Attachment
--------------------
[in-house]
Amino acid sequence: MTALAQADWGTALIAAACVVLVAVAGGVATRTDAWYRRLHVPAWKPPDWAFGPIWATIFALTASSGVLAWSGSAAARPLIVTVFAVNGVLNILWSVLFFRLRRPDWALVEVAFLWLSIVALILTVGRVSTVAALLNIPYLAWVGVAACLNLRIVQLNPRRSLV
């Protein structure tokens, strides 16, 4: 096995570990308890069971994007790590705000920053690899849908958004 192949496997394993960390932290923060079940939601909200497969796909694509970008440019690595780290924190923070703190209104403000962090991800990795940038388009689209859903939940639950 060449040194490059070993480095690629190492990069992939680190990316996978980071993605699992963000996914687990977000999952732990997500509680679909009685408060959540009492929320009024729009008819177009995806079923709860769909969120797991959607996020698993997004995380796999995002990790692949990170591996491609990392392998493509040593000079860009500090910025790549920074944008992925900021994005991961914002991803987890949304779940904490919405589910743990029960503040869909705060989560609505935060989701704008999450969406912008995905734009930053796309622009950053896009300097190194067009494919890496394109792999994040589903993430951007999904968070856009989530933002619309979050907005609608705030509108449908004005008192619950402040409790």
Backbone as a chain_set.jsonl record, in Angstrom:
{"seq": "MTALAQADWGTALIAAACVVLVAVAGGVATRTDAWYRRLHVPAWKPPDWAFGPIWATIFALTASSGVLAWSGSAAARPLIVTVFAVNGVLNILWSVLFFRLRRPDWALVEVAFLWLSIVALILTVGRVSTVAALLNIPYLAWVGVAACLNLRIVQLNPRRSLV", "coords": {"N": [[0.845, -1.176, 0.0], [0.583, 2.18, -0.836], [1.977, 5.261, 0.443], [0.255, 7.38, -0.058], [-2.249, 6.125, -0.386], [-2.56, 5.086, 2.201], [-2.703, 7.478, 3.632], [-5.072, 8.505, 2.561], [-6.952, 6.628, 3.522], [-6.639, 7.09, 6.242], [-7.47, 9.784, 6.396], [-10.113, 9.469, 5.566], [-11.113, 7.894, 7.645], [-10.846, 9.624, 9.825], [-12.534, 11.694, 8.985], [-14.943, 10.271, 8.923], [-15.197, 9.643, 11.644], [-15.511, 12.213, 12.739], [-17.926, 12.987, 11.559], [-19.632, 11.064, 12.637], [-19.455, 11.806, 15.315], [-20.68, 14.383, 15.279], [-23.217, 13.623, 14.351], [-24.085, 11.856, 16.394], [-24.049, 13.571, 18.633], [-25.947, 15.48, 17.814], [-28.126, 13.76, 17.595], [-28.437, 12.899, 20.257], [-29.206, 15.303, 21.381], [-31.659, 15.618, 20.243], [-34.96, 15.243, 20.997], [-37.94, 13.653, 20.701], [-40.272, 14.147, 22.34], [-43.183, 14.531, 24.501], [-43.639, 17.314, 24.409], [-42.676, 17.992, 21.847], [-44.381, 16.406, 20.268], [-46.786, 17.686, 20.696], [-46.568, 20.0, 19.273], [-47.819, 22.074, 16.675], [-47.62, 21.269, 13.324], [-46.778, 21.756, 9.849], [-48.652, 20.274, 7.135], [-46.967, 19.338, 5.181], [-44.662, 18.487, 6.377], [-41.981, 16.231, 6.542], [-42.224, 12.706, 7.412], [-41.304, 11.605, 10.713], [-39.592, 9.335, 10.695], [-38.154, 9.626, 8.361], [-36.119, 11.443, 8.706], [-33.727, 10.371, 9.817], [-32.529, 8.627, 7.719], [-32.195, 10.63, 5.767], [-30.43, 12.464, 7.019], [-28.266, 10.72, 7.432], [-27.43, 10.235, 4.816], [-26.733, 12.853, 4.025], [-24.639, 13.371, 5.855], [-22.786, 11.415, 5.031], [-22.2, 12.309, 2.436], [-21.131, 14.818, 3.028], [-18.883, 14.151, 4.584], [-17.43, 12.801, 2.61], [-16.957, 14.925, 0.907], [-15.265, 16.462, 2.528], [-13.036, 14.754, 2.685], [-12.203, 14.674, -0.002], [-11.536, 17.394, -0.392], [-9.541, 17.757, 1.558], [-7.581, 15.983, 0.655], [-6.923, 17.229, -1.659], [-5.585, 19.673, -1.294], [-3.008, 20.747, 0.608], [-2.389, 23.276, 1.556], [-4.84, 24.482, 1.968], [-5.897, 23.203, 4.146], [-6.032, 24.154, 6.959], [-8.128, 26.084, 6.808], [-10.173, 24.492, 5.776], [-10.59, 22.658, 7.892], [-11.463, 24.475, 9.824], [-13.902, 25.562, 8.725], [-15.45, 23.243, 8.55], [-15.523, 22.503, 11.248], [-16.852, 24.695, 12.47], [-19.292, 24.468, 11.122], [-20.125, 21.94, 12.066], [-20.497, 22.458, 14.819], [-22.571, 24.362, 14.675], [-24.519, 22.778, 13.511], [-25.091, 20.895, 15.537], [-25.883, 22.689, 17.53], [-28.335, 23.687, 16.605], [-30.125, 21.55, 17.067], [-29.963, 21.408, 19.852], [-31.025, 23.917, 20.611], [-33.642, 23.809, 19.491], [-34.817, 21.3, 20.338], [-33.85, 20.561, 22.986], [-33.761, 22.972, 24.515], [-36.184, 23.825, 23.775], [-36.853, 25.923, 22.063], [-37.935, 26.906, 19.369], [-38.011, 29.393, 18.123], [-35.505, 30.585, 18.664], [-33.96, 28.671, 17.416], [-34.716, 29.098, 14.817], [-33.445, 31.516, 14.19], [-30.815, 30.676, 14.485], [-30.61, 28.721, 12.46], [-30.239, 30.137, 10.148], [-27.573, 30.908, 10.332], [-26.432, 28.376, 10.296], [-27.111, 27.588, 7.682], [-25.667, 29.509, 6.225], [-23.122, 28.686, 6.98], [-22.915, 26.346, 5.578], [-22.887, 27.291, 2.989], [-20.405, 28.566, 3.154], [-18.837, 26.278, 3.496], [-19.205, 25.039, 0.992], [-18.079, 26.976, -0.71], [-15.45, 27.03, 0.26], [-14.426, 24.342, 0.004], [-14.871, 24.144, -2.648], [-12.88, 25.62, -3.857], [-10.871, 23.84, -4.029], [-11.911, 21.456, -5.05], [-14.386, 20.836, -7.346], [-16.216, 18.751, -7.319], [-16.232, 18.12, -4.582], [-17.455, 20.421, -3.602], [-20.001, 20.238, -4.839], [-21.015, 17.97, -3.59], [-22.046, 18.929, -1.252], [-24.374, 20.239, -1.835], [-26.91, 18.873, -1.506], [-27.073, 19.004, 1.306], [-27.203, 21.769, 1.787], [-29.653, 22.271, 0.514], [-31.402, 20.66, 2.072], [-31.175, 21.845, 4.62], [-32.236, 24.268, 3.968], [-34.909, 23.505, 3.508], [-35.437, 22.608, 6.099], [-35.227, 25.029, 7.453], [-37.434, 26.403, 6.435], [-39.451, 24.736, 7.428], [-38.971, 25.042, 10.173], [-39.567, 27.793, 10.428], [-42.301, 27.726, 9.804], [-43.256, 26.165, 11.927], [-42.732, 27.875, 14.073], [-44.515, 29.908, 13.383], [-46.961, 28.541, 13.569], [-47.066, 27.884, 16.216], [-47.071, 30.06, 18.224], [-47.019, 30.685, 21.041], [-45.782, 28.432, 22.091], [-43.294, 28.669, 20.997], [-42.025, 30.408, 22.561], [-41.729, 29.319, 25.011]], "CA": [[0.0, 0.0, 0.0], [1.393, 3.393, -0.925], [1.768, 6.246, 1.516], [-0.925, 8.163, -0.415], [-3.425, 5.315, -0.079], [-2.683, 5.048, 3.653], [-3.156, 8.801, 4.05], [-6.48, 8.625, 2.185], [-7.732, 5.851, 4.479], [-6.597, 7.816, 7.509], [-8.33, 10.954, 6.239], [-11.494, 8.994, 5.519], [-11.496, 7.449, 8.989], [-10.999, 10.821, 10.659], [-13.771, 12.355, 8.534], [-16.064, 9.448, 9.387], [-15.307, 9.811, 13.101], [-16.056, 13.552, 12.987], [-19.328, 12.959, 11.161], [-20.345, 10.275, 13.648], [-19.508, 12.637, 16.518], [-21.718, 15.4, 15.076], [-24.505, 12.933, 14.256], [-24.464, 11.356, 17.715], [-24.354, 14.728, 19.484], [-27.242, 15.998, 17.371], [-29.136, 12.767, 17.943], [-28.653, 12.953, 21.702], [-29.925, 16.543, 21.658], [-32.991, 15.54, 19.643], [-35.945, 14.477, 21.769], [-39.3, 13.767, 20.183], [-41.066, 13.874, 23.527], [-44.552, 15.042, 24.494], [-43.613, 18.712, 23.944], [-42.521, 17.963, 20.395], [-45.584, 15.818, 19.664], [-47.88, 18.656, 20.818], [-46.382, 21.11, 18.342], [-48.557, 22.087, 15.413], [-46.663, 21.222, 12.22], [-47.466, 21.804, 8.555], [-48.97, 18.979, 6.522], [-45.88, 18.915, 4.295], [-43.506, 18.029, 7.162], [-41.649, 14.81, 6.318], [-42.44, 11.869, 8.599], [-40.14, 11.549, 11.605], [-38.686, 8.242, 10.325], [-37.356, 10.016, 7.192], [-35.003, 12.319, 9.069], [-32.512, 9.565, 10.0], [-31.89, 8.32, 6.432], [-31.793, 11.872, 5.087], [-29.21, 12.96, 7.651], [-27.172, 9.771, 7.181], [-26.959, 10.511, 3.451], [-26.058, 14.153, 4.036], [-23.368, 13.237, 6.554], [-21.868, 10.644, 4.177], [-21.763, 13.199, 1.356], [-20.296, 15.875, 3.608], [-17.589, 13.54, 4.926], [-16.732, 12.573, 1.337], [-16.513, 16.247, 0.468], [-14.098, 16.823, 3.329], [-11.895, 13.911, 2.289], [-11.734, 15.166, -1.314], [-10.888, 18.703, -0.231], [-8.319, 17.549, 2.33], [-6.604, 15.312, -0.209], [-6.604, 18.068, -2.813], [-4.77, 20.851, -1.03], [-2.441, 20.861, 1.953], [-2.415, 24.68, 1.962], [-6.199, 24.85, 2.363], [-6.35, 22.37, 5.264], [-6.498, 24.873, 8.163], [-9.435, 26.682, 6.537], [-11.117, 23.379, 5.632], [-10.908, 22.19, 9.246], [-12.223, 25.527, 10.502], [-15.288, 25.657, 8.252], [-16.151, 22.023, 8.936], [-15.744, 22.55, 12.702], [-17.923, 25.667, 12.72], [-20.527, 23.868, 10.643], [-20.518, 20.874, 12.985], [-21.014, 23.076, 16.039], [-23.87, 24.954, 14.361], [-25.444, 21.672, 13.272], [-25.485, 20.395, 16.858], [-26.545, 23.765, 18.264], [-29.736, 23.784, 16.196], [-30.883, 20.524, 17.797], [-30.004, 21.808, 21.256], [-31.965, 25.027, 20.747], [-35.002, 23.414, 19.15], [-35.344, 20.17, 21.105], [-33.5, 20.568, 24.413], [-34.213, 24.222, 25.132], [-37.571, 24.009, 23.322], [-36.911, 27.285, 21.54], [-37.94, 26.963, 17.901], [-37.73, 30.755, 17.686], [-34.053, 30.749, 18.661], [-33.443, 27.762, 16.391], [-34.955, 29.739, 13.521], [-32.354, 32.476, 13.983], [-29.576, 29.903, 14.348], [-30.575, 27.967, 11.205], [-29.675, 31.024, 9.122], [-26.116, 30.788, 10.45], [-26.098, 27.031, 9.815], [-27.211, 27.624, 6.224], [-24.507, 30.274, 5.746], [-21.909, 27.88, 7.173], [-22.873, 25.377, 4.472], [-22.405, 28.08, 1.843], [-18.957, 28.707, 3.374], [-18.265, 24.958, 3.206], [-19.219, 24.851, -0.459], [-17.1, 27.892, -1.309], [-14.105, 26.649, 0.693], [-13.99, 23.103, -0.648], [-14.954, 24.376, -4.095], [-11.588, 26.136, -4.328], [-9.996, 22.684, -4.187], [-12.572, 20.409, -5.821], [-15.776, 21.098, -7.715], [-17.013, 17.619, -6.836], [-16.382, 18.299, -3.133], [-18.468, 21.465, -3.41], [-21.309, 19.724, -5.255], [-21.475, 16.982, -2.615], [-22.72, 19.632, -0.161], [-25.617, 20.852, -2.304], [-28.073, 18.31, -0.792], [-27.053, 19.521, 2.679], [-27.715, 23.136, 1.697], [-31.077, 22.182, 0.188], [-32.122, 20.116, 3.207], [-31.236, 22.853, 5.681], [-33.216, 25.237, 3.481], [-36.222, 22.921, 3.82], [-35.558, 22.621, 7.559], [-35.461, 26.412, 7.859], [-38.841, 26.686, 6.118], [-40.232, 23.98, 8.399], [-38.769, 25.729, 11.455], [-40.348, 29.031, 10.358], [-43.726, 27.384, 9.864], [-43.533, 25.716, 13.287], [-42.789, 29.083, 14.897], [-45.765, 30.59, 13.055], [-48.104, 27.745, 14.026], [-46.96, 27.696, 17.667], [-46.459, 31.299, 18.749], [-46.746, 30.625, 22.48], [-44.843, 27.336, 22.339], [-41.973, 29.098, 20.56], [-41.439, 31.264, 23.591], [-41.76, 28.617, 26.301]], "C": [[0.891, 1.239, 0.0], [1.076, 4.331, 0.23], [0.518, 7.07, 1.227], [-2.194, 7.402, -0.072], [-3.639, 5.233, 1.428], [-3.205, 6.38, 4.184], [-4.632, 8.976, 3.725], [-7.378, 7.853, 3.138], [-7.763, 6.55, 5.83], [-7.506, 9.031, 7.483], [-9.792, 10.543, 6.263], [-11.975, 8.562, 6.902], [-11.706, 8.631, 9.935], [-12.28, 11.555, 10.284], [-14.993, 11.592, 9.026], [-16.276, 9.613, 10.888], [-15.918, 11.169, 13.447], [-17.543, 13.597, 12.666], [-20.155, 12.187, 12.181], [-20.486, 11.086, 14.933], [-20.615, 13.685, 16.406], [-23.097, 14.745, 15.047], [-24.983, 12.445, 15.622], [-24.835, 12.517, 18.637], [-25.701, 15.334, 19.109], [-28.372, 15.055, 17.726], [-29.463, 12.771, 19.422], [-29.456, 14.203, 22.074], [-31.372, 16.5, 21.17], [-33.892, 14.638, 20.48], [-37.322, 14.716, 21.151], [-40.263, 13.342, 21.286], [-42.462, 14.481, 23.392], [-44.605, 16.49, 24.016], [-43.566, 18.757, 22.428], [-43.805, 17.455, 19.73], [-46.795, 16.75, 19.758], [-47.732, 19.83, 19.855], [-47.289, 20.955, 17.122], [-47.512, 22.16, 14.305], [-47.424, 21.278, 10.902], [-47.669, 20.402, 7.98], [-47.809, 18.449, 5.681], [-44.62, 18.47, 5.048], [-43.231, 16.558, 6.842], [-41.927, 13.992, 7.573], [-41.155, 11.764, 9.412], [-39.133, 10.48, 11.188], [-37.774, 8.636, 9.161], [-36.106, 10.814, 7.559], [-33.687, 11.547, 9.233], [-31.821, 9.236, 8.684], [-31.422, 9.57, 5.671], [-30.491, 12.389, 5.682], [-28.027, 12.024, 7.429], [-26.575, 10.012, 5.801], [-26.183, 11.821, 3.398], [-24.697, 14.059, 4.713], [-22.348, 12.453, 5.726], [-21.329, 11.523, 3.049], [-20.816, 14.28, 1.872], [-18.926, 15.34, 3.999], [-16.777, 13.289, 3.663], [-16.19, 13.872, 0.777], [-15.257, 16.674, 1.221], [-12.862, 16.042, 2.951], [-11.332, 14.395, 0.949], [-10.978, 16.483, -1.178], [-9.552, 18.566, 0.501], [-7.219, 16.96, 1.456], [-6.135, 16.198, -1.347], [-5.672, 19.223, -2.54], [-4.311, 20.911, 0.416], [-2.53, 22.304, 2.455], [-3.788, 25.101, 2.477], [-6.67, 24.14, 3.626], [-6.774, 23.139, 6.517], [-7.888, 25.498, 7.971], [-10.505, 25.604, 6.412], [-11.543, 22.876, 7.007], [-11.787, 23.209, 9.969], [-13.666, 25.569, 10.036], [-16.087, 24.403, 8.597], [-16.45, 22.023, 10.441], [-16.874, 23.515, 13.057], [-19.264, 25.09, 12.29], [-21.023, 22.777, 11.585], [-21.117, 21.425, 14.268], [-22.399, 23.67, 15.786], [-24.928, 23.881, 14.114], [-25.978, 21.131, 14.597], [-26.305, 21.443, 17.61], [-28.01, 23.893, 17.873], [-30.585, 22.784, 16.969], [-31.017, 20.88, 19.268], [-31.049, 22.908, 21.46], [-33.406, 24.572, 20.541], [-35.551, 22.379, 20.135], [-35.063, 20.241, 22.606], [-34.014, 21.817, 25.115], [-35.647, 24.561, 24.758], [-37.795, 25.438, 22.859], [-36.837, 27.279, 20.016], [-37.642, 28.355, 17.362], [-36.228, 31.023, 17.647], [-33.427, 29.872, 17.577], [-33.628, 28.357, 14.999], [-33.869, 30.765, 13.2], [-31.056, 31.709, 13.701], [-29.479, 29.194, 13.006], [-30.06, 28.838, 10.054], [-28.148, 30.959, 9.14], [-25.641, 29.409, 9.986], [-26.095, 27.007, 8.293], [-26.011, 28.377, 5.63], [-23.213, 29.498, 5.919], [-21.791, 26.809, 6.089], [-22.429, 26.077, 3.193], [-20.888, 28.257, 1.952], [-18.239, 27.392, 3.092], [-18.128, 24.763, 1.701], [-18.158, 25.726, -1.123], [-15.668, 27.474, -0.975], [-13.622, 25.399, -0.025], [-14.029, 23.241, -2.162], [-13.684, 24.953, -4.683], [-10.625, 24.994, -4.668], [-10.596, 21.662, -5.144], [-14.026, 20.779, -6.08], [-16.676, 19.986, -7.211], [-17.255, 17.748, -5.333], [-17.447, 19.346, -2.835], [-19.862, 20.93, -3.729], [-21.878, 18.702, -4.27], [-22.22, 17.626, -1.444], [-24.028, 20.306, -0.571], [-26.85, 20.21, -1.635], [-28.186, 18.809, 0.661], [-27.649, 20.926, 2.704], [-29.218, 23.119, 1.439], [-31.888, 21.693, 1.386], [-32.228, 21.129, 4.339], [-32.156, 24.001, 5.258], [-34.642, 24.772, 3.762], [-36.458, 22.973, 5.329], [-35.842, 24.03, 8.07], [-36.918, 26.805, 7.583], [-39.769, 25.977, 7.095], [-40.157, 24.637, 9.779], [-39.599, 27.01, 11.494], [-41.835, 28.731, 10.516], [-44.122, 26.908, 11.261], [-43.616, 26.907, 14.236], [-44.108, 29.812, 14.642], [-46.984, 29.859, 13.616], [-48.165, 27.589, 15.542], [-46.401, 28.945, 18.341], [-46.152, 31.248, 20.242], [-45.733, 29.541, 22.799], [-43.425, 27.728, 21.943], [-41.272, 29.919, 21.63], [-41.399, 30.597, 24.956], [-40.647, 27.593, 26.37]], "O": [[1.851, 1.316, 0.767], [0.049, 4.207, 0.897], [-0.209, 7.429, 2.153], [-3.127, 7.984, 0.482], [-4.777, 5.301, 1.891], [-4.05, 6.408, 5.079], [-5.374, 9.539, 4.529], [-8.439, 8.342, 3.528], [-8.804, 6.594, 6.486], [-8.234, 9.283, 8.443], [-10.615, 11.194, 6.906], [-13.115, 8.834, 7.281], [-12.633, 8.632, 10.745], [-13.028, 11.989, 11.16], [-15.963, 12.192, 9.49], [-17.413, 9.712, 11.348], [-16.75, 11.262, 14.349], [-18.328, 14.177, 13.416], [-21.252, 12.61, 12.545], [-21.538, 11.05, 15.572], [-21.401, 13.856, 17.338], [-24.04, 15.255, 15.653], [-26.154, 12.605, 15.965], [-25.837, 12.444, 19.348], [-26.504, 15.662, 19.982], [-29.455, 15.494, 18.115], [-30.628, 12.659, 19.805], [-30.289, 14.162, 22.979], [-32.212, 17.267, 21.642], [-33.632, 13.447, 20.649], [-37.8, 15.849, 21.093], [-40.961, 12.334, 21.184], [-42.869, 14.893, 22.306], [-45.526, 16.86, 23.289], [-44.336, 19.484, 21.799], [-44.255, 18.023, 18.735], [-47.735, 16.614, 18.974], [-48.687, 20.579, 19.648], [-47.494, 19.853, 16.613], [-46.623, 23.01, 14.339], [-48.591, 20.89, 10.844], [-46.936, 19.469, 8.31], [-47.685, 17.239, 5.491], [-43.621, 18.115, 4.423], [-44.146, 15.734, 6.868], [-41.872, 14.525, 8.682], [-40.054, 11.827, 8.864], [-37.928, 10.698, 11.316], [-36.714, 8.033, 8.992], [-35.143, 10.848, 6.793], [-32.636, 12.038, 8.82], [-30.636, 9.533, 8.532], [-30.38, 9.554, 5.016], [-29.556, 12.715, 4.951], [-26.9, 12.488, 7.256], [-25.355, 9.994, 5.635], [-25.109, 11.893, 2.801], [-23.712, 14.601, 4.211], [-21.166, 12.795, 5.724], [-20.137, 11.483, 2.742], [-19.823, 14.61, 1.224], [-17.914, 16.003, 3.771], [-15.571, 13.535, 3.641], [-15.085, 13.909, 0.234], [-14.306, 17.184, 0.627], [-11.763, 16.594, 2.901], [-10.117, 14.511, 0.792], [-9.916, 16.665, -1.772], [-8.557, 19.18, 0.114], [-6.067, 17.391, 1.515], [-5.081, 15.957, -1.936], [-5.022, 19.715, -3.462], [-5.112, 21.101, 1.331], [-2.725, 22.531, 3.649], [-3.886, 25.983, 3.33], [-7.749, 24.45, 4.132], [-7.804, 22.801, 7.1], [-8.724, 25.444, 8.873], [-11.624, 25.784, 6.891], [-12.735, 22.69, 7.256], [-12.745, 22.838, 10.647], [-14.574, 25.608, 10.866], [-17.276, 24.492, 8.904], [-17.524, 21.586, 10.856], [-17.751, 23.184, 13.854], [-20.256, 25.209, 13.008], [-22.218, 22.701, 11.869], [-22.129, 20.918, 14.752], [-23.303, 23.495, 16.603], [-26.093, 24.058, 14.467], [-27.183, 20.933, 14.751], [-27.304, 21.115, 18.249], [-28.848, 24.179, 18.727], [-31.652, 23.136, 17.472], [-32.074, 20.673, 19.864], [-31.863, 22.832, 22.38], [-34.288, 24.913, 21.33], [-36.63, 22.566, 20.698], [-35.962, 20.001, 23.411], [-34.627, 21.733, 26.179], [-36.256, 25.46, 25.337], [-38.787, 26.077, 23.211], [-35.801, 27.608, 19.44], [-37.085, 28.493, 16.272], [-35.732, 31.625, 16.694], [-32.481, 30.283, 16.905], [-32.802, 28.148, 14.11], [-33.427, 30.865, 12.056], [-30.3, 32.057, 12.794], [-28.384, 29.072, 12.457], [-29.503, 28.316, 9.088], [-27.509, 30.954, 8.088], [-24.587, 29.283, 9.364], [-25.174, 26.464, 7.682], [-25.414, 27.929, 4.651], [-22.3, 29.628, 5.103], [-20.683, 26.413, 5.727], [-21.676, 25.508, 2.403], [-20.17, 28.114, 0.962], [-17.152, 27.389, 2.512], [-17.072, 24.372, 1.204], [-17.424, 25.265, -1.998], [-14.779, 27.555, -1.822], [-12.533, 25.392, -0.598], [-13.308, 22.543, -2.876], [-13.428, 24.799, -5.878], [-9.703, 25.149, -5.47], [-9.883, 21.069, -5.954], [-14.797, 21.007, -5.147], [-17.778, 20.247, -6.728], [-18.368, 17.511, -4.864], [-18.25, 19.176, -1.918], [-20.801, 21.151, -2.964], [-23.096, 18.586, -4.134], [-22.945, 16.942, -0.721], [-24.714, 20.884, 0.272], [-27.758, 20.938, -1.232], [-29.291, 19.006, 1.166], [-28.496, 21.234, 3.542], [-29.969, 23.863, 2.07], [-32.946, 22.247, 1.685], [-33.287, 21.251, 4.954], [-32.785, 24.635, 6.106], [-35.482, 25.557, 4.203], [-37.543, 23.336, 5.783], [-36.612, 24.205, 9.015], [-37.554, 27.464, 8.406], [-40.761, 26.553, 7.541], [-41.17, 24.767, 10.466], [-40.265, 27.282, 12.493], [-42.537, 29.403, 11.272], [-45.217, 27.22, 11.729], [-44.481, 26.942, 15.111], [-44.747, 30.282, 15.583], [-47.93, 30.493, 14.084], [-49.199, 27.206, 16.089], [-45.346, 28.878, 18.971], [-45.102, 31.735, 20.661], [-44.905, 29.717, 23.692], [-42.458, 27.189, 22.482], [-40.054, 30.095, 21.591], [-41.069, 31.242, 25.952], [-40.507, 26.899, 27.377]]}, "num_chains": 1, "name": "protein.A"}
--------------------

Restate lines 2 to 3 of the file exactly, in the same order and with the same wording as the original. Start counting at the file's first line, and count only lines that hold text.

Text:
Amino acid sequence: MTALAQADWGTALIAAACVVLVAVAGGVATRTDAWYRRLHVPAWKPPDWAFGPIWATIFALTASSGVLAWSGSAAARPLIVTVFAVNGVLNILWSVLFFRLRRPDWALVEVAFLWLSIVALILTVGRVSTVAALLNIPYLAWVGVAACLNLRIVQLNPRRSLV
């Protein structure tokens, strides 16, 4: 096995570990308890069971994007790590705000920053690899849908958004 192949496997394993960390932290923060079940939601909200497969796909694509970008440019690595780290924190923070703190209104403000962090991800990795940038388009689209859903939940639950 060449040194490059070993480095690629190492990069992939680190990316996978980071993605699992963000996914687990977000999952732990997500509680679909009685408060959540009492929320009024729009008819177009995806079923709860769909969120797991959607996020698993997004995380796999995002990790692949990170591996491609990392392998493509040593000079860009500090910025790549920074944008992925900021994005991961914002991803987890949304779940904490919405589910743990029960503040869909705060989560609505935060989701704008999450969406912008995905734009930053796309622009950053896009300097190194067009494919890496394109792999994040589903993430951007999904968070856009989530933002619309979050907005609608705030509108449908004005008192619950402040409790």